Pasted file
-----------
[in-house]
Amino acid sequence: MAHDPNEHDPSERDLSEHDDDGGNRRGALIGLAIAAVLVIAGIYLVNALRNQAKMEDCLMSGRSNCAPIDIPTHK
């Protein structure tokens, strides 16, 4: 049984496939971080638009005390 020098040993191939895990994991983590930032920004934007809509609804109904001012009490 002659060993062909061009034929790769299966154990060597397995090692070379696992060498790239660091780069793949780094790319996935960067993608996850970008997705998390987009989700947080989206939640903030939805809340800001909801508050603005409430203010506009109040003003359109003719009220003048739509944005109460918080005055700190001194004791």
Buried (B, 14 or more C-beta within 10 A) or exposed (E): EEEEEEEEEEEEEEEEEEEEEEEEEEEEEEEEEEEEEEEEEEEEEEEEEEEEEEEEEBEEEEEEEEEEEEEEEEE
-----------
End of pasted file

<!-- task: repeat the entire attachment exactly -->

[in-house]
Amino acid sequence: MAHDPNEHDPSERDLSEHDDDGGNRRGALIGLAIAAVLVIAGIYLVNALRNQAKMEDCLMSGRSNCAPIDIPTHK
């Protein structure tokens, strides 16, 4: 049984496939971080638009005390 020098040993191939895990994991983590930032920004934007809509609804109904001012009490 002659060993062909061009034929790769299966154990060597397995090692070379696992060498790239660091780069793949780094790319996935960067993608996850970008997705998390987009989700947080989206939640903030939805809340800001909801508050603005409430203010506009109040003003359109003719009220003048739509944005109460918080005055700190001194004791």
Buried (B, 14 or more C-beta within 10 A) or exposed (E): EEEEEEEEEEEEEEEEEEEEEEEEEEEEEEEEEEEEEEEEEEEEEEEEEEEEEEEEEBEEEEEEEEEEEEEEEEE